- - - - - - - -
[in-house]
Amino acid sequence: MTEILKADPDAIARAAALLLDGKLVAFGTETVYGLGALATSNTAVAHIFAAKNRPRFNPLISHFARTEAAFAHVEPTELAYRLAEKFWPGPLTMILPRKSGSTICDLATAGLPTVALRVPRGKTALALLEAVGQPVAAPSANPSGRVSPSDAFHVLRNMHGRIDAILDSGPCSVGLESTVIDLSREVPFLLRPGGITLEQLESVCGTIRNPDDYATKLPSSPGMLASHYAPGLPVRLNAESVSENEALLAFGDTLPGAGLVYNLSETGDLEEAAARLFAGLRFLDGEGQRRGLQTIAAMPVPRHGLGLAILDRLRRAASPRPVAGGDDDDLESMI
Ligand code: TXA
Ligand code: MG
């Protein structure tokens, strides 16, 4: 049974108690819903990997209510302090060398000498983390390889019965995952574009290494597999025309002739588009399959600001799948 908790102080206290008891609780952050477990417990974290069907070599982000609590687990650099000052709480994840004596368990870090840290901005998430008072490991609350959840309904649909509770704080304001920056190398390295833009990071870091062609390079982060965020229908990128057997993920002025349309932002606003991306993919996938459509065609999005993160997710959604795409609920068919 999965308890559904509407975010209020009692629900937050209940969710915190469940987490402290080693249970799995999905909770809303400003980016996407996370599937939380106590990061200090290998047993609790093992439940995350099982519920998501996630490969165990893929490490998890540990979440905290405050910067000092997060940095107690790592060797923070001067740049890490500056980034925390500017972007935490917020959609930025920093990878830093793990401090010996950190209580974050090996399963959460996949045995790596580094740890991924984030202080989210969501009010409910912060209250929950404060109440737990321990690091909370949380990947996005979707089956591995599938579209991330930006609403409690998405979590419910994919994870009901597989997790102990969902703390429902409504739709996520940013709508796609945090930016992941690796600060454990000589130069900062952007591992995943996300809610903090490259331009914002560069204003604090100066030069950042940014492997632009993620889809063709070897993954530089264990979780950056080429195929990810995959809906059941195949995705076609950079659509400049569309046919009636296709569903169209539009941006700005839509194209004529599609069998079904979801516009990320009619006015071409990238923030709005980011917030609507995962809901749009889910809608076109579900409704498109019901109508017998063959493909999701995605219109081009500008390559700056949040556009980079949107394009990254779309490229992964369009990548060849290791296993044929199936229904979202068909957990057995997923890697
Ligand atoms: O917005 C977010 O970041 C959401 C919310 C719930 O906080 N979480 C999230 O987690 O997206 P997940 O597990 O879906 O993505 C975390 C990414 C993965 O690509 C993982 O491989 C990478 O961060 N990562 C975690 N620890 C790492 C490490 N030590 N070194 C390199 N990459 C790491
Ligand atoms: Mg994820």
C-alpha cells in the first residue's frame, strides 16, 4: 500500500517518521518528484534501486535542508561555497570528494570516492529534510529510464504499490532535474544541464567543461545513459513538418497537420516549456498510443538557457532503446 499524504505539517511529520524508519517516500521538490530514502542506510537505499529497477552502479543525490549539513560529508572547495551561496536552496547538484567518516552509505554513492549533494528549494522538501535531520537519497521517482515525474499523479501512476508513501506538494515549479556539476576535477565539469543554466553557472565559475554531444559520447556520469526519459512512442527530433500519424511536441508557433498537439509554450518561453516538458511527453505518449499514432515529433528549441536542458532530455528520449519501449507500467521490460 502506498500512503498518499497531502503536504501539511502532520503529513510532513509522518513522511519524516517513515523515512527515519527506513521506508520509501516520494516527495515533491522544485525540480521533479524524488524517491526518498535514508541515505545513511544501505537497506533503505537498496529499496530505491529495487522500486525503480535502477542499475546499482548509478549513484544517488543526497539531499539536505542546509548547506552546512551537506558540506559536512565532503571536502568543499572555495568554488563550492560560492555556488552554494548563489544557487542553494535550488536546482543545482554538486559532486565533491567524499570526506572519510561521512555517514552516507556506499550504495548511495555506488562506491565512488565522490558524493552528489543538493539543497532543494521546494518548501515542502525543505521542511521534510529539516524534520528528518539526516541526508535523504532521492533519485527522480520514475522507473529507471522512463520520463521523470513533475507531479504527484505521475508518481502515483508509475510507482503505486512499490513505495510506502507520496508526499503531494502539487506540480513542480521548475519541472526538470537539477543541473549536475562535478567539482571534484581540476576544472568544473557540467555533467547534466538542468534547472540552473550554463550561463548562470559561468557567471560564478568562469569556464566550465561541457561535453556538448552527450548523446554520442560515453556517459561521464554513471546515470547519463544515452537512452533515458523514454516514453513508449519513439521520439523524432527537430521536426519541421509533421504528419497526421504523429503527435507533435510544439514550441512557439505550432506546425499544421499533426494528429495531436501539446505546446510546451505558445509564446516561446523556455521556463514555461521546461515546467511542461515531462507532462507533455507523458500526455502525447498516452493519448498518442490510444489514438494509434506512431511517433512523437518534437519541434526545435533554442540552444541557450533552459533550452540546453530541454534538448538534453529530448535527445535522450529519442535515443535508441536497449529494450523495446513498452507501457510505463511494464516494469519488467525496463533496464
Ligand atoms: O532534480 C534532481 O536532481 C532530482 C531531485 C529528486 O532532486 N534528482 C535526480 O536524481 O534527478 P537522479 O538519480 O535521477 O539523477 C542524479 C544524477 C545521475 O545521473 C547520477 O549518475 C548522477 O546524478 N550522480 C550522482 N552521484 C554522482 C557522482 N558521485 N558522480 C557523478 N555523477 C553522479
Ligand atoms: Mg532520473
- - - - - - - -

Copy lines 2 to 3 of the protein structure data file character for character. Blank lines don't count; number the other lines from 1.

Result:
Amino acid sequence: MTEILKADPDAIARAAALLLDGKLVAFGTETVYGLGALATSNTAVAHIFAAKNRPRFNPLISHFARTEAAFAHVEPTELAYRLAEKFWPGPLTMILPRKSGSTICDLATAGLPTVALRVPRGKTALALLEAVGQPVAAPSANPSGRVSPSDAFHVLRNMHGRIDAILDSGPCSVGLESTVIDLSREVPFLLRPGGITLEQLESVCGTIRNPDDYATKLPSSPGMLASHYAPGLPVRLNAESVSENEALLAFGDTLPGAGLVYNLSETGDLEEAAARLFAGLRFLDGEGQRRGLQTIAAMPVPRHGLGLAILDRLRRAASPRPVAGGDDDDLESMI
Ligand code: TXA